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HARRISBURG — Pennsylvania’s governor has wide power to propose education funding, serve on university boards, and appoint trustees to those critical panels.
Democratic Gov. Tom Wolf, for example, sent $40 million of unused stimulus money to four universities this summer, a decision he could make without the input of the General Assembly.
In November, voters will select a new governor — the two frontrunners for the seat being Democrat Josh Shapiro, the state’s attorney general, and Republican Doug Mastriano, a state senator representing Franklin County.
To see how the two top candidates differ on issues related to higher education in Pennsylvania, Spotlight PA asked each campaign for information and reviewed previous statements, votes, or policy positions. Shapiro’s campaign responded with information. Mastriano’s campaign did not reply.
Here is where the two candidates stand:
Vision for Pa.’s colleges and universities
Pennsylvania’s State System of Higher Education, or PASSHE, is made up of 14 universities and educates more than 93,000 students. The governor, with state Senate approval, appoints 11 of the state system’s 20 board members, who have the power to appoint university presidents, set tuition, and oversee other financial decisions.
The governor and the person they pick to be the state’s secretary of education serve on the board as well. Both roles can choose designees as stand-ins.
In 2016, PASSHE began a redesign to cut costs and promote financial stability and access. In October 2021, the system asked the state for an additional $73 million, for a total of $550 million.
As a state senator, Mastriano voted to send nearly $552.5 million to the state system this summer. His campaign website makes no mention of his plans for the state system.
In a statement to Spotlight PA, Shapiro’s campaign said he plans to increase investment in PASSHE schools and work to make community college more affordable.
“As Governor, Josh will champion legislation that lowers costs, increases access to community colleges and state-related universities, and funds resources for more low-income students to take part in the economy,” the campaign wrote. “He will invest more in PASSHE schools, make community college more affordable, and ensure all our students have ample opportunities to succeed.”
The Association of Pennsylvania State College and University Faculties, the union representing faculty and coaches at PASSHE schools, endorsed Shapiro for governor.
State appropriations for state-related universities
The state also appropriates funds for Pennsylvania’s four state-related universities — The Pennsylvania State University, the University of Pittsburgh, Lincoln University, and Temple University. The state-related schools have less state oversight and are more autonomous than the PASSHE system.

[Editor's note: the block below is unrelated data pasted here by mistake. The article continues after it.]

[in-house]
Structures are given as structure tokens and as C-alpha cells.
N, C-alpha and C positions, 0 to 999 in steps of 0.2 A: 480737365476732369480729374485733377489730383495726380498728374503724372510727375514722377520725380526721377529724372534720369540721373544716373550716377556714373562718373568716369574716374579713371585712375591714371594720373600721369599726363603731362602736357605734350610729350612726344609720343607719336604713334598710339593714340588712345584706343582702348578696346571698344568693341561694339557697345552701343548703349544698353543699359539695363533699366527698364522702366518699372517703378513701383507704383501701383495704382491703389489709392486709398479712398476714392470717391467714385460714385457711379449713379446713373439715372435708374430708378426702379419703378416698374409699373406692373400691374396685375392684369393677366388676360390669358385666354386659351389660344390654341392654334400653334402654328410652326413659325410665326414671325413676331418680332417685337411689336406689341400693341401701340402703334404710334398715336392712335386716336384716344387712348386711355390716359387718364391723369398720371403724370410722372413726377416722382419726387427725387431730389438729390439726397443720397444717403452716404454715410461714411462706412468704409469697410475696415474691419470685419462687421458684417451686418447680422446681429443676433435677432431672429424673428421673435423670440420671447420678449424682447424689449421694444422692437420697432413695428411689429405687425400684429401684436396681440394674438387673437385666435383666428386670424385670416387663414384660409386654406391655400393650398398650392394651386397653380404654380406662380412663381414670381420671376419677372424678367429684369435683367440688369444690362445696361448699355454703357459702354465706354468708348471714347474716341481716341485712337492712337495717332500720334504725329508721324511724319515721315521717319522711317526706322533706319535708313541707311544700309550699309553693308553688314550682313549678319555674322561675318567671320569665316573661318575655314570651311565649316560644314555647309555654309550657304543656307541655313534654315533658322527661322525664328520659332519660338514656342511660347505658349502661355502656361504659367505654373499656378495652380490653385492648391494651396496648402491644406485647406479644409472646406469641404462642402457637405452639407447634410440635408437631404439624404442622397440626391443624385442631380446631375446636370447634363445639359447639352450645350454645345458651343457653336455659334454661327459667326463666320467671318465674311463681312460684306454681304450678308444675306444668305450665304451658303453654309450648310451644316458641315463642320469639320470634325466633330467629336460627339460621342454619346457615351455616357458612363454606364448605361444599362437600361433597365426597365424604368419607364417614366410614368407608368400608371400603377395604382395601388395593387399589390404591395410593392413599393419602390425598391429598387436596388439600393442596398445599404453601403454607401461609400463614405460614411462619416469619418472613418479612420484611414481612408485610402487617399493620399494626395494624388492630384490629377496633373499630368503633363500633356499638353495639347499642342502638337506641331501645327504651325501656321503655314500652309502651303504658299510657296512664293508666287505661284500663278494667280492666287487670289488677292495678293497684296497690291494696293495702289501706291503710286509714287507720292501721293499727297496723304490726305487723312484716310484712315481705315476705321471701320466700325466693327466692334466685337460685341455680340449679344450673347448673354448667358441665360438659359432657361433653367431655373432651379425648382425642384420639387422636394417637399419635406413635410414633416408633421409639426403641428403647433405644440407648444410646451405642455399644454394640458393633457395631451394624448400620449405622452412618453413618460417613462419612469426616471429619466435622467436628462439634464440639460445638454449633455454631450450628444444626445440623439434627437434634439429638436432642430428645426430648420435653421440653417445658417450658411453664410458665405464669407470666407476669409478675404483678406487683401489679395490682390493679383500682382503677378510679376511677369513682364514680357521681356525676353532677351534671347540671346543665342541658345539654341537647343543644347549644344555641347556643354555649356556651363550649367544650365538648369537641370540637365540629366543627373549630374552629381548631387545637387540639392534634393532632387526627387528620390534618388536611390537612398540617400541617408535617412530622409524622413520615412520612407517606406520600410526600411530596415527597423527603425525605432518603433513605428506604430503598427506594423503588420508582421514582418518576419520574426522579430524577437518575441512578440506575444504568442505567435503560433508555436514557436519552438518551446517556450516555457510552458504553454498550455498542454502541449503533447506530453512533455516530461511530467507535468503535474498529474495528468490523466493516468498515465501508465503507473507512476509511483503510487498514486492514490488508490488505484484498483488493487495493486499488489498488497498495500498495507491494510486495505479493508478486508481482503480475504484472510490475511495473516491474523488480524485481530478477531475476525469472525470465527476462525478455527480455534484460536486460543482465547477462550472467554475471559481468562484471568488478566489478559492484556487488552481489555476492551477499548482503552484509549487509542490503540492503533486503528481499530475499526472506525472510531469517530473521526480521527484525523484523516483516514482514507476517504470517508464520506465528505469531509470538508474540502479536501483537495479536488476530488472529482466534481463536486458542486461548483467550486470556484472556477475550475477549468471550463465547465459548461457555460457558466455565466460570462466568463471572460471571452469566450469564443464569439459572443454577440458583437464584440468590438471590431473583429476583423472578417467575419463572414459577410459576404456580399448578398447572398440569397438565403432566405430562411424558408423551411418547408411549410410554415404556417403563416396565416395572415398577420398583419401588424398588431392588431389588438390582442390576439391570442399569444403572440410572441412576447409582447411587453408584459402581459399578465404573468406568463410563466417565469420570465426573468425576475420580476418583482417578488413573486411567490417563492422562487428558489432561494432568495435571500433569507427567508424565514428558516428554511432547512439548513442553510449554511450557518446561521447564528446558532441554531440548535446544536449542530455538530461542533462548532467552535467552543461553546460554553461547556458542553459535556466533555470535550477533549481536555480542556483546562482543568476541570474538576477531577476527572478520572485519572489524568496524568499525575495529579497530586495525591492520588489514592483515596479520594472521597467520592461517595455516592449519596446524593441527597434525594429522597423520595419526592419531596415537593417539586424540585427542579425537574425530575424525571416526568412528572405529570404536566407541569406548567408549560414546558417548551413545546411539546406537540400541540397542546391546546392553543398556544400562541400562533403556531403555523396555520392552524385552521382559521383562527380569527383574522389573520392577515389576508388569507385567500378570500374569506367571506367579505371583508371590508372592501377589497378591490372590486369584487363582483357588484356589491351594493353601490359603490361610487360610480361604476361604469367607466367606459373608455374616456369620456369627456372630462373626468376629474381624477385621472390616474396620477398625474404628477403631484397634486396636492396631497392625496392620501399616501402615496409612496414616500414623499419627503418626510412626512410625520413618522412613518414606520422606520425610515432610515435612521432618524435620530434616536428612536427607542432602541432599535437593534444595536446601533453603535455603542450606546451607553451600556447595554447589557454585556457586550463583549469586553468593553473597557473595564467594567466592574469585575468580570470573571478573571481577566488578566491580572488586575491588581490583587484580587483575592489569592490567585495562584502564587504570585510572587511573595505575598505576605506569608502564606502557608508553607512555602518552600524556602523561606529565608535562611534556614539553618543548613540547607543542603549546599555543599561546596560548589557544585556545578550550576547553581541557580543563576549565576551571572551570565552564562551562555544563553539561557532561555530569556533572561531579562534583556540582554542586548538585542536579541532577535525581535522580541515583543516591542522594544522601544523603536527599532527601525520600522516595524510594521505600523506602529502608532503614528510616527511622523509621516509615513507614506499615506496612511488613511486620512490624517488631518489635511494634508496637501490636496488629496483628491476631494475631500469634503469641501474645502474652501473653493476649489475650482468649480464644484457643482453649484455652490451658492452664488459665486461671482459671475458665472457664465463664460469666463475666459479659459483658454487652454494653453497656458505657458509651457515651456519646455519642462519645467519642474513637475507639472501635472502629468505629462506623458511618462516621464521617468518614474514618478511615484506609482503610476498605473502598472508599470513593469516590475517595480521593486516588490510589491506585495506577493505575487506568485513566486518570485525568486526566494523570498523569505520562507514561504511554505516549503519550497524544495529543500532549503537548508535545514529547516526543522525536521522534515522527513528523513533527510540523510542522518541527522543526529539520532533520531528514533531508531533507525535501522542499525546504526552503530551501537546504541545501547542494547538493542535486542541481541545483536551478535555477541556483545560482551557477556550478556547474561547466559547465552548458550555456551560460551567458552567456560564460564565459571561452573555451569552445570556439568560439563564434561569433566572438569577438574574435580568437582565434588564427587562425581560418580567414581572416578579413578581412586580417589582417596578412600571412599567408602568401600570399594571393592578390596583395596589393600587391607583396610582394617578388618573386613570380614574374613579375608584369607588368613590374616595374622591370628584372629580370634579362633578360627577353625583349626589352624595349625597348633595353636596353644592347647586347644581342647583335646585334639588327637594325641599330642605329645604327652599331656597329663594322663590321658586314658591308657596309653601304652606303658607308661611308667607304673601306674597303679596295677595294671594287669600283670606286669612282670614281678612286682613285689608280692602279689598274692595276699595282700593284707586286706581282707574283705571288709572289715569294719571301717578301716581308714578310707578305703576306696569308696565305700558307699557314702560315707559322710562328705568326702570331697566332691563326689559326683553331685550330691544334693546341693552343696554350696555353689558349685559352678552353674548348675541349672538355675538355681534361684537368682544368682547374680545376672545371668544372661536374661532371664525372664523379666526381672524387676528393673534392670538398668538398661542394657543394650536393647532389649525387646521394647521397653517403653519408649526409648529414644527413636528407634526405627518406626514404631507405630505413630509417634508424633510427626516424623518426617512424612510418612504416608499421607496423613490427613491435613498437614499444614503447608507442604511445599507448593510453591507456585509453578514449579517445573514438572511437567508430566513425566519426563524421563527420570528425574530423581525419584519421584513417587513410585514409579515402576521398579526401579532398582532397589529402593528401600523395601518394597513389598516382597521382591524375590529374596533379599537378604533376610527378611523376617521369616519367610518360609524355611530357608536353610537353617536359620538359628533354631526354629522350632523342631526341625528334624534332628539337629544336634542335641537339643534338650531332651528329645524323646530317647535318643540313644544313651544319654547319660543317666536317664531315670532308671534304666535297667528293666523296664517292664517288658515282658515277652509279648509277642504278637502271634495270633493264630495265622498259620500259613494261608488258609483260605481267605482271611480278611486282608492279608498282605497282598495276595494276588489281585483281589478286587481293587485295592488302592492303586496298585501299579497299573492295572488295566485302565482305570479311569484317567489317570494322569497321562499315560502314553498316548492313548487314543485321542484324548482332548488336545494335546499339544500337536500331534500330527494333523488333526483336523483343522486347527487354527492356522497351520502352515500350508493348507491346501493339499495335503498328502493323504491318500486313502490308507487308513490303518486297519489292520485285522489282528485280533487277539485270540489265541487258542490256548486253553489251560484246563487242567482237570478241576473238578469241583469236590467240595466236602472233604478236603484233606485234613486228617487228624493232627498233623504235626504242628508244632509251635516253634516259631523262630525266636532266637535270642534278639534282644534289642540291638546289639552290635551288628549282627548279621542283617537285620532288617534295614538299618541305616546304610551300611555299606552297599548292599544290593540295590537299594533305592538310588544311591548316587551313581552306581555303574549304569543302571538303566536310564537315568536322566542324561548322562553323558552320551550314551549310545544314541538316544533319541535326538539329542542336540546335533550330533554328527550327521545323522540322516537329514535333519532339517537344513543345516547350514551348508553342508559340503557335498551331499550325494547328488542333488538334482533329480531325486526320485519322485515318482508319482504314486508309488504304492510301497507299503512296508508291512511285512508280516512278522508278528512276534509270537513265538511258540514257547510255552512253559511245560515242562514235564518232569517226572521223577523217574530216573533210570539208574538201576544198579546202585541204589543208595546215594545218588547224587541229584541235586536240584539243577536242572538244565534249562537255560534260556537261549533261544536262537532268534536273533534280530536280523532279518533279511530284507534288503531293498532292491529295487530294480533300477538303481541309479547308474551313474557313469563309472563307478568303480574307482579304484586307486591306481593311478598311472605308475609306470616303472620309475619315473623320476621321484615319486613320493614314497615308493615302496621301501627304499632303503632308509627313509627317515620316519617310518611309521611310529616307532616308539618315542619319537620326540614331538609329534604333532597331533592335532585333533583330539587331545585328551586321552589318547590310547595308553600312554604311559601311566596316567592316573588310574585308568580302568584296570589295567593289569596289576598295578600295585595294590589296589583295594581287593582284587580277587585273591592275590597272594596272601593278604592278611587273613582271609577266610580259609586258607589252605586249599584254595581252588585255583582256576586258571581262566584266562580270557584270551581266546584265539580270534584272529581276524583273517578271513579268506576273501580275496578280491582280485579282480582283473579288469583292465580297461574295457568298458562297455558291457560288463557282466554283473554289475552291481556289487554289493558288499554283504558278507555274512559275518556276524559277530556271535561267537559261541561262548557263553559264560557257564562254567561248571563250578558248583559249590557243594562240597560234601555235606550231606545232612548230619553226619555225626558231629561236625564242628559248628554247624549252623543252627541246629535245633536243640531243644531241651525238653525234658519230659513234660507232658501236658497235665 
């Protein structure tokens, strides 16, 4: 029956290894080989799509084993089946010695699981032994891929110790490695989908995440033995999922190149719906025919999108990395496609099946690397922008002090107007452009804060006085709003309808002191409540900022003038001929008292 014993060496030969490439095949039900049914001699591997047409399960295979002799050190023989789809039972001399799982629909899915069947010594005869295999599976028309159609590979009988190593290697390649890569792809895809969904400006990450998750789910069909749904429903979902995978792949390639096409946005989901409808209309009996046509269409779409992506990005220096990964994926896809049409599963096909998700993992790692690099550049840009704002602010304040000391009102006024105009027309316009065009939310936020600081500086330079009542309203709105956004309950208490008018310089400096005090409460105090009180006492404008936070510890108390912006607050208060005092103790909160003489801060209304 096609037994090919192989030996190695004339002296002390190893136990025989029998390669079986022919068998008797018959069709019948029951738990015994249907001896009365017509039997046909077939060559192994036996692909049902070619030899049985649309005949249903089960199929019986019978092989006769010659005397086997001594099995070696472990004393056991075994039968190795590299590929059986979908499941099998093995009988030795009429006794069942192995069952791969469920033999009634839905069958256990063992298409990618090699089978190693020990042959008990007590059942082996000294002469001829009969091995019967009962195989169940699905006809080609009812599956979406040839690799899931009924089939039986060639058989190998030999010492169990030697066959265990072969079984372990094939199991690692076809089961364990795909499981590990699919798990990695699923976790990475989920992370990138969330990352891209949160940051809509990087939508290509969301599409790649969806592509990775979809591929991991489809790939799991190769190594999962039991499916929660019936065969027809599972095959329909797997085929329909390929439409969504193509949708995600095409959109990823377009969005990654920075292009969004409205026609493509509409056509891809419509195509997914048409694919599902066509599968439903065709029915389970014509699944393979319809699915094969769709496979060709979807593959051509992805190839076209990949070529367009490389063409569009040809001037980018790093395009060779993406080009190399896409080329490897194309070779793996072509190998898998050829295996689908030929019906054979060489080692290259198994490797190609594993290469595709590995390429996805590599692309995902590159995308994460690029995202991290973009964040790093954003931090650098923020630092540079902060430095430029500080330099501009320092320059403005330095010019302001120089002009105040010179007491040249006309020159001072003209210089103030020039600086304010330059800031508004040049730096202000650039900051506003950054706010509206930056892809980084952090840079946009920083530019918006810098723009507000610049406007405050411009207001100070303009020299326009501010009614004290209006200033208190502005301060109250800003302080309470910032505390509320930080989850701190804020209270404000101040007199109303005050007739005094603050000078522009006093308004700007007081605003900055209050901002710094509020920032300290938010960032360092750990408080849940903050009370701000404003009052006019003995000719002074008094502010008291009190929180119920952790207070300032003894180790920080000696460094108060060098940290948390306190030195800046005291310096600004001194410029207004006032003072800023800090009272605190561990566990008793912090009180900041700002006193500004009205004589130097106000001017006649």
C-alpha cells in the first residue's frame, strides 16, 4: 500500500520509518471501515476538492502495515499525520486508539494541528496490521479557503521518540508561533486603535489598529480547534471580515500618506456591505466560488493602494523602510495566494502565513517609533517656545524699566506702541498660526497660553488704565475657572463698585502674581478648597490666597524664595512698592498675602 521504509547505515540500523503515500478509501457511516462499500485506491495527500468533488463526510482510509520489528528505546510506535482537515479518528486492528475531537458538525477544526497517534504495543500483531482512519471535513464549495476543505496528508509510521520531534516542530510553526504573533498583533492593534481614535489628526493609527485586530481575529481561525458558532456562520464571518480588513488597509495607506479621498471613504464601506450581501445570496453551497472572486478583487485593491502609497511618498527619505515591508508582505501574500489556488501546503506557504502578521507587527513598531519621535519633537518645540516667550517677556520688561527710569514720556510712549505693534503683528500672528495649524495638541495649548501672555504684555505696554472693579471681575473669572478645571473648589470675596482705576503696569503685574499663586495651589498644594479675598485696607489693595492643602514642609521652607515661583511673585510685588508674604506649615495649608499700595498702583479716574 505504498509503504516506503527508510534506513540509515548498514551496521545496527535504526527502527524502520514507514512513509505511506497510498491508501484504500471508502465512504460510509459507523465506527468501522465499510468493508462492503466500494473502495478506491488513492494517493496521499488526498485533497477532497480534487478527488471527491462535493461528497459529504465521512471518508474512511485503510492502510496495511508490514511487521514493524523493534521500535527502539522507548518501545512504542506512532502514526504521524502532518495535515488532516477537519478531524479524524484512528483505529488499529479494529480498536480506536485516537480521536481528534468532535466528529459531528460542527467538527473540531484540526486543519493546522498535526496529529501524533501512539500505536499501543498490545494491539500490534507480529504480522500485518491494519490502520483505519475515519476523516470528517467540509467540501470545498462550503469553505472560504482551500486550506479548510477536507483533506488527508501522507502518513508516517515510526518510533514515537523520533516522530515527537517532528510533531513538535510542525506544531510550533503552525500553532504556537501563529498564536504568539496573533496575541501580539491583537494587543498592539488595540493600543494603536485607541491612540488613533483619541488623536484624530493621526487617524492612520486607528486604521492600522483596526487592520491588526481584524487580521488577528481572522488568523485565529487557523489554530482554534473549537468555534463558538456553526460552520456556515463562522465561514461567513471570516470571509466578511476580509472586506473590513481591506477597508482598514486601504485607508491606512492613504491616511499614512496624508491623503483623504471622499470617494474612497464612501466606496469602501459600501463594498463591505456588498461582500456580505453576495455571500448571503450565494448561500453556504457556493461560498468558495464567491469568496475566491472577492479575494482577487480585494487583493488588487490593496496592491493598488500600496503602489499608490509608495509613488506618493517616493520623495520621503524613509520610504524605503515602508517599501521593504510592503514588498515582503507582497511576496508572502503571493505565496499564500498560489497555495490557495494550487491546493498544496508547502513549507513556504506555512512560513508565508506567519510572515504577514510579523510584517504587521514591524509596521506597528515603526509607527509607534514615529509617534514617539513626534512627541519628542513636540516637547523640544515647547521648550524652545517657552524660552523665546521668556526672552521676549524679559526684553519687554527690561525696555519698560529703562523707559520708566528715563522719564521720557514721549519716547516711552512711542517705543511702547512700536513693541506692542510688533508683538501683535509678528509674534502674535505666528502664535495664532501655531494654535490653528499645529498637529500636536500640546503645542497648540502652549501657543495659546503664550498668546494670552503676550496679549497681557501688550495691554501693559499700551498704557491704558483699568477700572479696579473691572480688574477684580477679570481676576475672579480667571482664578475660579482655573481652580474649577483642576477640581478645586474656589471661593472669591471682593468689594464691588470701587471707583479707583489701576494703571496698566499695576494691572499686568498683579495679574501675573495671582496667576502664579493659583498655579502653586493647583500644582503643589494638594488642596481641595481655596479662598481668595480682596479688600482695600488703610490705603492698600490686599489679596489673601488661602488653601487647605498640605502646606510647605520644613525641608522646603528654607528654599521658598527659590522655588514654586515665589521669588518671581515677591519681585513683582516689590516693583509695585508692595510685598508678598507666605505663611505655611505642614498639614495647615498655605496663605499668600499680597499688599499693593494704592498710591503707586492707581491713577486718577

The governor serves on each of the state-related boards and appoints other trustees to serve as well.
In July, Mastriano was among seven senators who voted against providing funding for state-related universities. State House Republicans had opposed funding the University of Pittsburgh because of the school’s research involving fetal tissue.
Later, Mastriano sent a letter to the leaders of the four state-related universities asking them to reconsider raising tuition in light of inflation and a special appropriation coming from the governor. “Pennsylvania’s families simply cannot afford a tuition hike in addition to the rising costs in other parts of the economy,” he wrote.
All four state-related universities have raised tuition in the past year.
Shapiro, during an August visit to State College, said he supports more funding for state-related universities but also said those institutions should not raise tuition.
“We are 48th in the nation for what we invest in higher ed. We need to show that we care about investing in higher ed,” Shapiro said, according to reporting from StateCollege.com.
The United Steelworkers District 10, the union that represents Pitt faculty, endorsed Shapiro for governor.
Transparency for state-related universities
State-related status exempts the universities from most of the open records provisions PASSHE schools face, apart from reporting some basic financial information and the university’s top 25 salaries.
As a state senator, Mastriano sponsored a bill that would lessen those exemptions for state-related universities. The measure would require the schools to make public 175 more of its top salaries, staffing information by position, financial information for individual academic units, and university contracts of more than $10,000, among others.
Mastriano’s bill passed the Senate 38-12 in September and was sent to the state House for consideration.
In a statement to Spotlight PA, Shapiro’s campaign said the Democratic candidate supports Mastriano’s bill. The campaign said Shapiro, who is the father of a Pitt student, is committed to increasing transparency at state-related universities to measure results and better track state funding.
College debt forgiveness
As attorney general, Shapiro supported President Joe Biden’s proposal to make community college free and make four-year public universities or colleges free for students from families who earn less than $125,000.
In a March 2021 letter to the administration, Shapiro wrote he would “welcome President Biden’s commitment to consider using executive authority to cancel student debt.”
Mastriano, as part of his July appeal to state-related universities to freeze tuition, argued that “unsustainable student loan borrowing costs places the dream of a college degree further and further out of reach for many families.”
The state senator characterized Biden’s move to forgive up to $20,000 in student loans as “irresponsible government spending.”
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